Study Shares How Antidepressants Rewire Human Brain


by Seemab Chaudhary

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Antidepressant treatment in patients can trigger changes in the brain's gray and white discovered by researchers.

The study about antidepressants took place in Austria which reveals how they can alter the structure of the human brain. Researchers also say that intake of antidepressants also changes white and gray matter to be in a state of more plasticity. 


The study shows patients with the best response to the treatment are linked to increased signs of neuron connectivity.

In a media release, Professor Repple, lead author of the study, said that the discovery is conflicting with the previous conception about antidepressants. Additionally, he told the media “there are no time effects in health controls that support our findings that we see something that is related to the disease and more importantly the treatment of this disease”.

During six weeks, the changes to brain structure were quite rapid which confused the researchers. They are puzzled about different factors that why different treatments make different changes, and how these changes take place. But recent discoveries support other research, such as changes in the brain taking place due to physical development and reorganization. These past discoveries also showed the changes in adults were more inflexible.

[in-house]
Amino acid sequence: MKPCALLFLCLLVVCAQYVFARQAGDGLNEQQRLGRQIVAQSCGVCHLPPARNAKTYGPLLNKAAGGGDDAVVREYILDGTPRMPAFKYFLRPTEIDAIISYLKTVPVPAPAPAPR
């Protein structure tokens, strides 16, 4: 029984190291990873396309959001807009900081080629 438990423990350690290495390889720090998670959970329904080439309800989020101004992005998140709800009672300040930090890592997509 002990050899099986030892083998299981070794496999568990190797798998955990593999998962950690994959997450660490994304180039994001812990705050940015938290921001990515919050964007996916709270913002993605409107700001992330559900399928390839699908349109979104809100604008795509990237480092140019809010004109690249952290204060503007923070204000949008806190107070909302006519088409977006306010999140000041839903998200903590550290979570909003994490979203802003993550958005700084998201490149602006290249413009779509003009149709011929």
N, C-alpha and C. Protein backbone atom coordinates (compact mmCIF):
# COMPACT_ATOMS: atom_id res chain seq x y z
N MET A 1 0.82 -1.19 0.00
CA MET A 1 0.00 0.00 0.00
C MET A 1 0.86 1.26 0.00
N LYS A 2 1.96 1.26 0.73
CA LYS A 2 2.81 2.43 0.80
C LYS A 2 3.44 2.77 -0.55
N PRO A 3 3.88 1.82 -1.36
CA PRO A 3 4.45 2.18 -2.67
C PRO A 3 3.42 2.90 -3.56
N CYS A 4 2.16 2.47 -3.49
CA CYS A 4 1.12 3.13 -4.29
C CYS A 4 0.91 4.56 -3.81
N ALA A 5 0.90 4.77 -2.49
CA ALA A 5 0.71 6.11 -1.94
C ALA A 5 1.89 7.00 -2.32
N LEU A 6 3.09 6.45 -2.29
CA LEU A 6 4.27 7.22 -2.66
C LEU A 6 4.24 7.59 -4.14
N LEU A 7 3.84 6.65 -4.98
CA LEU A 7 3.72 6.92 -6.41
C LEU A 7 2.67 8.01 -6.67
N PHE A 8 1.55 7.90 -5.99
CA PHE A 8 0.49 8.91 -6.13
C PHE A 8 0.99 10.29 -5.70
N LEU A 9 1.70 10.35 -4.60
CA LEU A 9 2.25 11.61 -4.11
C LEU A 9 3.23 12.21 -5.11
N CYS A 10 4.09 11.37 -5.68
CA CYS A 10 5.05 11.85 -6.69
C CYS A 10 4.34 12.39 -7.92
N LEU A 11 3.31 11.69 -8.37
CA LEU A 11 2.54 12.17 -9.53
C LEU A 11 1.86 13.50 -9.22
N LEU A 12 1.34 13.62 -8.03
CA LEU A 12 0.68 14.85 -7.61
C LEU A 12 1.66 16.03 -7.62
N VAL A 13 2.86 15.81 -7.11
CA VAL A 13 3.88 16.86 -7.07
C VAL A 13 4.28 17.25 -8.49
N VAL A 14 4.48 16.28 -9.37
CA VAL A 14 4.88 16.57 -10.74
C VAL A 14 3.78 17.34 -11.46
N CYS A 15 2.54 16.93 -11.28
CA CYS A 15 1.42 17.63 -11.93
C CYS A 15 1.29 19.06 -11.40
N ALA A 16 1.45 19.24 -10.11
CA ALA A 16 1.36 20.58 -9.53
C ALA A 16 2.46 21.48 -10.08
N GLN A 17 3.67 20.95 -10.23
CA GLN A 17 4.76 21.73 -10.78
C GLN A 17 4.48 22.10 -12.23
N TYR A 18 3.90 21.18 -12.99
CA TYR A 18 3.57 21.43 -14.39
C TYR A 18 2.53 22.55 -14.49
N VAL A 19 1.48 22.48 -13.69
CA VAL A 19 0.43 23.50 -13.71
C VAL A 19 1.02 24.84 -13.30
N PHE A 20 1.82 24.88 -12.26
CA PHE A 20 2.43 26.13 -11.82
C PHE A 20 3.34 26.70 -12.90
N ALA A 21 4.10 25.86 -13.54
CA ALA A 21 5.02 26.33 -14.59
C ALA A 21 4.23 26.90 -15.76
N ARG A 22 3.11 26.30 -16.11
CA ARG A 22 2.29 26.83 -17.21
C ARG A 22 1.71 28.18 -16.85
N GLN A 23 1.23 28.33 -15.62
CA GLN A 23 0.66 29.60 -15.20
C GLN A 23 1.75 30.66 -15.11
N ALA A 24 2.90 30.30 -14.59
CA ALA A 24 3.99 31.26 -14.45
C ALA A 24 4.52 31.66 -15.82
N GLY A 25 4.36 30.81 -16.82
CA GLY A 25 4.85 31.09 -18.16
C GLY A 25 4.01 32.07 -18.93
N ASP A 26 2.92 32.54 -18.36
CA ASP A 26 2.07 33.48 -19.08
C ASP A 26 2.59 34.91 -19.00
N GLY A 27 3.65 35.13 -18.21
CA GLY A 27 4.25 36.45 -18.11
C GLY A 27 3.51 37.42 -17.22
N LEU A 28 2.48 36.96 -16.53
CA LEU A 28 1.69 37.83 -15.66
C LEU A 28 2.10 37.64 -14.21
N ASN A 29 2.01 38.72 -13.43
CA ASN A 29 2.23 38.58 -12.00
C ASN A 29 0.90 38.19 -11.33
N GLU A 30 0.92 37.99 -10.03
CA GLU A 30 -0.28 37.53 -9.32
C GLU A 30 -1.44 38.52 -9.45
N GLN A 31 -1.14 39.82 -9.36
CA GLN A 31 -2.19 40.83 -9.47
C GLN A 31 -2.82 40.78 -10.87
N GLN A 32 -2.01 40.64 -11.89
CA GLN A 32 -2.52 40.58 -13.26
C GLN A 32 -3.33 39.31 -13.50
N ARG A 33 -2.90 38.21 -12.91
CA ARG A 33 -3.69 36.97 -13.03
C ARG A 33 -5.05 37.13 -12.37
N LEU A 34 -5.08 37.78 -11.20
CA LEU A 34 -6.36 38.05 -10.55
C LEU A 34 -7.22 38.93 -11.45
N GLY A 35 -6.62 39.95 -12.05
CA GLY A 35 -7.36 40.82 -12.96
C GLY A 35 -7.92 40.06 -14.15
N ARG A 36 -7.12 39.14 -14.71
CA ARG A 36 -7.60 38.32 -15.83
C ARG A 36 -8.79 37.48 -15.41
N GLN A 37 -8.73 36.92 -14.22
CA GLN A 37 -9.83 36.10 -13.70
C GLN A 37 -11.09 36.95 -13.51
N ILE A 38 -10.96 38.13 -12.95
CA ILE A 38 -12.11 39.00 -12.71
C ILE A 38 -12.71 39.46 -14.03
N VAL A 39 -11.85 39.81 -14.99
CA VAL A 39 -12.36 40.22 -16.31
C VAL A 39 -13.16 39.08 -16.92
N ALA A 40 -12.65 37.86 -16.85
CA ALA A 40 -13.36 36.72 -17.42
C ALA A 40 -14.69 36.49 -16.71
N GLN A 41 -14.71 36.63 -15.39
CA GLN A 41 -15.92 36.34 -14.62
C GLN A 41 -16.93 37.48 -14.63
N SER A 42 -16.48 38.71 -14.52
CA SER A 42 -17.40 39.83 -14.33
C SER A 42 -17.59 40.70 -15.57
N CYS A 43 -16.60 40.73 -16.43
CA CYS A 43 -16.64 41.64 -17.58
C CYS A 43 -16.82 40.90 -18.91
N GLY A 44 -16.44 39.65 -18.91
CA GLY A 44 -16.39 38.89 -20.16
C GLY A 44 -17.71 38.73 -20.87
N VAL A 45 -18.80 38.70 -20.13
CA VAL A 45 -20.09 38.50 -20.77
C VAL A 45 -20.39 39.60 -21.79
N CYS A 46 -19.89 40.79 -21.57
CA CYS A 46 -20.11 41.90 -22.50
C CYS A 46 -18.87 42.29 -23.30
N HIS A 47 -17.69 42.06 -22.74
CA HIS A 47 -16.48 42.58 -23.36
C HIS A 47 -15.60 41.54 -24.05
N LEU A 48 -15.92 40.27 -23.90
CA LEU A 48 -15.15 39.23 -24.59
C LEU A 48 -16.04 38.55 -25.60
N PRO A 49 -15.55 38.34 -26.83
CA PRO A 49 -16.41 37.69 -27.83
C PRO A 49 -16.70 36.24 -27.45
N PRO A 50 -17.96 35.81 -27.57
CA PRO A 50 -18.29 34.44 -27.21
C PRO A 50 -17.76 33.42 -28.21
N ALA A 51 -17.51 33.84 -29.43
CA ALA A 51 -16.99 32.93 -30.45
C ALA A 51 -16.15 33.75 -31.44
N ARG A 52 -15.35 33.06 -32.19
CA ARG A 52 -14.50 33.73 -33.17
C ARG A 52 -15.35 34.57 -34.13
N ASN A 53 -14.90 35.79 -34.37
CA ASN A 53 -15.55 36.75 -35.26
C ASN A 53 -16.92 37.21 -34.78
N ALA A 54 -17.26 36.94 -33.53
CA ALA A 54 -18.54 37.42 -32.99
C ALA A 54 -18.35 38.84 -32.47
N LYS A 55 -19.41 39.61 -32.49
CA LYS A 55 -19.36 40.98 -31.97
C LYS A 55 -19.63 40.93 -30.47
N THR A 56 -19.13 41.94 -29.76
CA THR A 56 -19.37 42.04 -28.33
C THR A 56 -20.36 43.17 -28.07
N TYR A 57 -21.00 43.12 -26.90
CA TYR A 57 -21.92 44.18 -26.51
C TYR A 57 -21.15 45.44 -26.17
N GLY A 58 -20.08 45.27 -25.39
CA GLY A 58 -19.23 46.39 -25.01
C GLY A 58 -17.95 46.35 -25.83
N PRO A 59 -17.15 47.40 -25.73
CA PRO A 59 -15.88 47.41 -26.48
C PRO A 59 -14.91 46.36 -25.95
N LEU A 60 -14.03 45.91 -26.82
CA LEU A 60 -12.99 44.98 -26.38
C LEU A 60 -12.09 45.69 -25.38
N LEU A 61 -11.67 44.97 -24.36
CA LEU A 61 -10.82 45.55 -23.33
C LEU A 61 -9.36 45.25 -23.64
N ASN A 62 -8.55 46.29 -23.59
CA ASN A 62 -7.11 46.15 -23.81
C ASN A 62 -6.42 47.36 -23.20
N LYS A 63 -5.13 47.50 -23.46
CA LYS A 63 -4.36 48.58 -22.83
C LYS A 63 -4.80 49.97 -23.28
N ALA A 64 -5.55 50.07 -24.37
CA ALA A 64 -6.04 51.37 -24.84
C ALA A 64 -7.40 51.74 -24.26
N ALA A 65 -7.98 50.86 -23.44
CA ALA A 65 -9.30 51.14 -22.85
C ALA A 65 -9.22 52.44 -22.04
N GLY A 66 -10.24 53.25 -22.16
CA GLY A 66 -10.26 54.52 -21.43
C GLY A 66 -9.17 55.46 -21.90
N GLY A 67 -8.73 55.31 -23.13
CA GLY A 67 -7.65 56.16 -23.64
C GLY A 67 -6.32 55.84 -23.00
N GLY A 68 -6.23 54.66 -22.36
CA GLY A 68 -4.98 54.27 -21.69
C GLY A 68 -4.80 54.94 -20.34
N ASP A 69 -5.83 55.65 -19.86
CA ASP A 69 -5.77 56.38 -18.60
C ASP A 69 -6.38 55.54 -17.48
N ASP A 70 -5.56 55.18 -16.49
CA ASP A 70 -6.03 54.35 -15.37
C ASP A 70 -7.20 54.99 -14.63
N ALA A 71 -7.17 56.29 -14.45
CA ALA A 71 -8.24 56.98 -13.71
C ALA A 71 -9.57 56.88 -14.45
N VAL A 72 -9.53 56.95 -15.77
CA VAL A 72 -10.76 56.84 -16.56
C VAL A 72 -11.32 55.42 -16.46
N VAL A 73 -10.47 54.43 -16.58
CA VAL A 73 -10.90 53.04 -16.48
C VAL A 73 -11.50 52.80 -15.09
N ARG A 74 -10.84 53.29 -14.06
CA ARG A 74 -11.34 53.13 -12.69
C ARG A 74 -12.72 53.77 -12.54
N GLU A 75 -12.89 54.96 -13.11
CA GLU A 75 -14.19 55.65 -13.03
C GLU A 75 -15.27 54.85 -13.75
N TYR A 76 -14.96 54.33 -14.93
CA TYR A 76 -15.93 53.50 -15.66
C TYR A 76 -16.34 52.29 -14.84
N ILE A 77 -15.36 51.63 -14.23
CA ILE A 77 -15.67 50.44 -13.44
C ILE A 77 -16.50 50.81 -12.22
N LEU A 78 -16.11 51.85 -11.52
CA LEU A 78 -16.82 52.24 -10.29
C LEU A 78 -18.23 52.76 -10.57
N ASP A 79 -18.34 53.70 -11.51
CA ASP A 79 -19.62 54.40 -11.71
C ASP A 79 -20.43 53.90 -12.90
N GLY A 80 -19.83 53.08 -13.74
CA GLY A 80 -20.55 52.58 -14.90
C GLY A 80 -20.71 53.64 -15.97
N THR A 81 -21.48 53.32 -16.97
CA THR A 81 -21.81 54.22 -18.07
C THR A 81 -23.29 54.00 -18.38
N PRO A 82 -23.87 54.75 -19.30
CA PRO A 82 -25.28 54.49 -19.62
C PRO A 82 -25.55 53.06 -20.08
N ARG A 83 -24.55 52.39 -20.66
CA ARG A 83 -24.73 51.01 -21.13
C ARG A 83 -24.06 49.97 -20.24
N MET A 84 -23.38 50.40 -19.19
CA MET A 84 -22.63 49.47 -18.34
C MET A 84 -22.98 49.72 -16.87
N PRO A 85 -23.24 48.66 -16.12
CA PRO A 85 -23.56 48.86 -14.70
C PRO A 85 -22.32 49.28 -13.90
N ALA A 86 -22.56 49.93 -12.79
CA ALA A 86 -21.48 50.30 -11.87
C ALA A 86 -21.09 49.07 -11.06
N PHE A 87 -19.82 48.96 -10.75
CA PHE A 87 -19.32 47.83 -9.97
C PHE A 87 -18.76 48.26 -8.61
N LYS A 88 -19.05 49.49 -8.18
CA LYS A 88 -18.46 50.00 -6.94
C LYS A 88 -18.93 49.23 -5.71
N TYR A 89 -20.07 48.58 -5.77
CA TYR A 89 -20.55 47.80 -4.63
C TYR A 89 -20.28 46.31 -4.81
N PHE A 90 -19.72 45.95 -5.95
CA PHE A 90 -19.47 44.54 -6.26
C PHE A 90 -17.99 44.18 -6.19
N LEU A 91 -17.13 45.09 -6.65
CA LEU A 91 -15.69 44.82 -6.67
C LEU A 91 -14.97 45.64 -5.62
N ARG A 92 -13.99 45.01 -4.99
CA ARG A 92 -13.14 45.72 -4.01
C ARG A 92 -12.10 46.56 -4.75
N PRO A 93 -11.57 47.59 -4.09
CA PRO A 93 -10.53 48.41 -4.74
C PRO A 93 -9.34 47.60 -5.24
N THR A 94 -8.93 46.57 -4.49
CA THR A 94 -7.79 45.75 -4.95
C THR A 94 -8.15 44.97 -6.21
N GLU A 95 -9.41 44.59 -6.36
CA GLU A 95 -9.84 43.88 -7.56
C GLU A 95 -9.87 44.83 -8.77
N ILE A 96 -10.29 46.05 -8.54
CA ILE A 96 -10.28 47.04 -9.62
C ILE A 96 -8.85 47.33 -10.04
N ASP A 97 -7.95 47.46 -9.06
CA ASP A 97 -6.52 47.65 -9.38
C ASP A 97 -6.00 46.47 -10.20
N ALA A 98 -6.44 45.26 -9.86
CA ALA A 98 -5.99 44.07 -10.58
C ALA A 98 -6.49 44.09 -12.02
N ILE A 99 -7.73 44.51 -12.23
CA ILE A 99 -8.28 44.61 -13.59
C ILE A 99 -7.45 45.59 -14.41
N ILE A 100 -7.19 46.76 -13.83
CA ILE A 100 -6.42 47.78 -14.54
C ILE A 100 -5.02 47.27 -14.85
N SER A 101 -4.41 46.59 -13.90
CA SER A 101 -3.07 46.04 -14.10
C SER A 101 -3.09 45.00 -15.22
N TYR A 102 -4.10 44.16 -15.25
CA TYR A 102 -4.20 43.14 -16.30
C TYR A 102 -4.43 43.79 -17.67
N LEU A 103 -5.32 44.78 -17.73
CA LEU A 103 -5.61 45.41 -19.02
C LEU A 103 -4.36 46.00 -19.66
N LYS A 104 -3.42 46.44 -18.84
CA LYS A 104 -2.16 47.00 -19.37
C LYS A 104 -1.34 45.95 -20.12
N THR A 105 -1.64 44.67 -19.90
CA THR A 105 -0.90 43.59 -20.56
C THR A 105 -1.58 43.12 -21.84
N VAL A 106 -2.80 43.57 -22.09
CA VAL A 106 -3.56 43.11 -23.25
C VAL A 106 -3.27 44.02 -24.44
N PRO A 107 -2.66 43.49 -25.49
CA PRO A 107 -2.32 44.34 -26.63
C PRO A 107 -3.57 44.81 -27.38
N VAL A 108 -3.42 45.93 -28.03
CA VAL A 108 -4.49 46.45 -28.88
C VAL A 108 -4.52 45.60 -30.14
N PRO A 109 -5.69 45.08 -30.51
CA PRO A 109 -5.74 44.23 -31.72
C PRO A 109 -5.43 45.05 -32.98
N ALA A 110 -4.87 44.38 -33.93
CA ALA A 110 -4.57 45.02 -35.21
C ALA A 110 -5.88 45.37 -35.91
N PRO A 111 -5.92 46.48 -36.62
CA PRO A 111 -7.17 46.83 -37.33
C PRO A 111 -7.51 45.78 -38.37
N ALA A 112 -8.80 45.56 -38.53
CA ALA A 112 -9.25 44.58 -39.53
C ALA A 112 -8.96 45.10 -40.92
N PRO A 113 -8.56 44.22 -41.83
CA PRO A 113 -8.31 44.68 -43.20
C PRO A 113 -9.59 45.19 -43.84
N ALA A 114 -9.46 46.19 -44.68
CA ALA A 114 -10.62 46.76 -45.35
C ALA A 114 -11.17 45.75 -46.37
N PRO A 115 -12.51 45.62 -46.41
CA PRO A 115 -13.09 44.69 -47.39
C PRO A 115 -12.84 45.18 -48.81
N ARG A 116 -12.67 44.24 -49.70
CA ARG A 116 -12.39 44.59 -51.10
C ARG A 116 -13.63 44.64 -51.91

Dr. Eric Ruhe from Radboud University Medical Center also said that “The results align very much with our current belief that the brain has much more flexibility in adaptation over even short time than we previously thought. Indeed a major idea of what treatment of depression invokes is plastic changes over time. This has been proposed as a common mechanism for antidepressants, psychotherapy, and electroconvulsive therapy”.

In conclusion, Dr. Eric shares that “observed changes over time in the study could not be associated with a form of treatment”. More studies may be performed to collect the proper evidence.